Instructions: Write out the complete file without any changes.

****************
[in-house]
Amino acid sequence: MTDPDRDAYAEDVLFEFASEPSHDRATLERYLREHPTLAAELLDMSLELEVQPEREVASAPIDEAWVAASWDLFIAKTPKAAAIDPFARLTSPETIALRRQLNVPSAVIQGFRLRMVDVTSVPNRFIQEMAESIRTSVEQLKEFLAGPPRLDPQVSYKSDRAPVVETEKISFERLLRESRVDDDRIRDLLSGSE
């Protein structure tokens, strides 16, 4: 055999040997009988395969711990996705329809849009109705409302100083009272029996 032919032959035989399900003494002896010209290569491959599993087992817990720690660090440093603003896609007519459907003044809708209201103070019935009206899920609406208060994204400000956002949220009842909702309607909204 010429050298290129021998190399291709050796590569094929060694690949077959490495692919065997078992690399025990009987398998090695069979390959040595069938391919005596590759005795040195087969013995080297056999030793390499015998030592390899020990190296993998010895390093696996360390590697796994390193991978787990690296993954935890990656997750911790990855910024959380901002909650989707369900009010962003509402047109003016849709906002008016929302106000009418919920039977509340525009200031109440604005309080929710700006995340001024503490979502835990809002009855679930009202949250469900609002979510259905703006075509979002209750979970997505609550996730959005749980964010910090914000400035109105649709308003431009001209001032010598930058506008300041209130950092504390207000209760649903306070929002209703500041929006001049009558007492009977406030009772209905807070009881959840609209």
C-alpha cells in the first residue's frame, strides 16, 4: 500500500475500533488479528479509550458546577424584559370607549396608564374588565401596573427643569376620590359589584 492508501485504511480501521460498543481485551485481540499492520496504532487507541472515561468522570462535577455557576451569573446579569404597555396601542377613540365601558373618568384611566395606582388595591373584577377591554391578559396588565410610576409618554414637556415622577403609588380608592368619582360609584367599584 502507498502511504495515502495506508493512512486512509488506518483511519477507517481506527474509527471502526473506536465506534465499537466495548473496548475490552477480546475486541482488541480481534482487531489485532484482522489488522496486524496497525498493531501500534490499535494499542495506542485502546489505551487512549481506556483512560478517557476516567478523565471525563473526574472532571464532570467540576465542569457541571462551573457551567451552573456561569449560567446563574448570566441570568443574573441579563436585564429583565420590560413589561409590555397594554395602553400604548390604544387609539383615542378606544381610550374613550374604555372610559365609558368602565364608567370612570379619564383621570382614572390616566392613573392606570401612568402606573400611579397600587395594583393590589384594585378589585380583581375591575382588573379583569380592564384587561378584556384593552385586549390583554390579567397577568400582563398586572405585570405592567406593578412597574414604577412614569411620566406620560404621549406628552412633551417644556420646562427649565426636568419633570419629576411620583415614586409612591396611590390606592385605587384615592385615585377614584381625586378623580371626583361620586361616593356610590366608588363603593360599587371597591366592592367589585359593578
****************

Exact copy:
[in-house]
Amino acid sequence: MTDPDRDAYAEDVLFEFASEPSHDRATLERYLREHPTLAAELLDMSLELEVQPEREVASAPIDEAWVAASWDLFIAKTPKAAAIDPFARLTSPETIALRRQLNVPSAVIQGFRLRMVDVTSVPNRFIQEMAESIRTSVEQLKEFLAGPPRLDPQVSYKSDRAPVVETEKISFERLLRESRVDDDRIRDLLSGSE
């Protein structure tokens, strides 16, 4: 055999040997009988395969711990996705329809849009109705409302100083009272029996 032919032959035989399900003494002896010209290569491959599993087992817990720690660090440093603003896609007519459907003044809708209201103070019935009206899920609406208060994204400000956002949220009842909702309607909204 010429050298290129021998190399291709050796590569094929060694690949077959490495692919065997078992690399025990009987398998090695069979390959040595069938391919005596590759005795040195087969013995080297056999030793390499015998030592390899020990190296993998010895390093696996360390590697796994390193991978787990690296993954935890990656997750911790990855910024959380901002909650989707369900009010962003509402047109003016849709906002008016929302106000009418919920039977509340525009200031109440604005309080929710700006995340001024503490979502835990809002009855679930009202949250469900609002979510259905703006075509979002209750979970997505609550996730959005749980964010910090914000400035109105649709308003431009001209001032010598930058506008300041209130950092504390207000209760649903306070929002209703500041929006001049009558007492009977406030009772209905807070009881959840609209």
C-alpha cells in the first residue's frame, strides 16, 4: 500500500475500533488479528479509550458546577424584559370607549396608564374588565401596573427643569376620590359589584 492508501485504511480501521460498543481485551485481540499492520496504532487507541472515561468522570462535577455557576451569573446579569404597555396601542377613540365601558373618568384611566395606582388595591373584577377591554391578559396588565410610576409618554414637556415622577403609588380608592368619582360609584367599584 502507498502511504495515502495506508493512512486512509488506518483511519477507517481506527474509527471502526473506536465506534465499537466495548473496548475490552477480546475486541482488541480481534482487531489485532484482522489488522496486524496497525498493531501500534490499535494499542495506542485502546489505551487512549481506556483512560478517557476516567478523565471525563473526574472532571464532570467540576465542569457541571462551573457551567451552573456561569449560567446563574448570566441570568443574573441579563436585564429583565420590560413589561409590555397594554395602553400604548390604544387609539383615542378606544381610550374613550374604555372610559365609558368602565364608567370612570379619564383621570382614572390616566392613573392606570401612568402606573400611579397600587395594583393590589384594585378589585380583581375591575382588573379583569380592564384587561378584556384593552385586549390583554390579567397577568400582563398586572405585570405592567406593578412597574414604577412614569411620566406620560404621549406628552412633551417644556420646562427649565426636568419633570419629576411620583415614586409612591396611590390606592385605587384615592385615585377614584381625586378623580371626583361620586361616593356610590366608588363603593360599587371597591366592592367589585359593578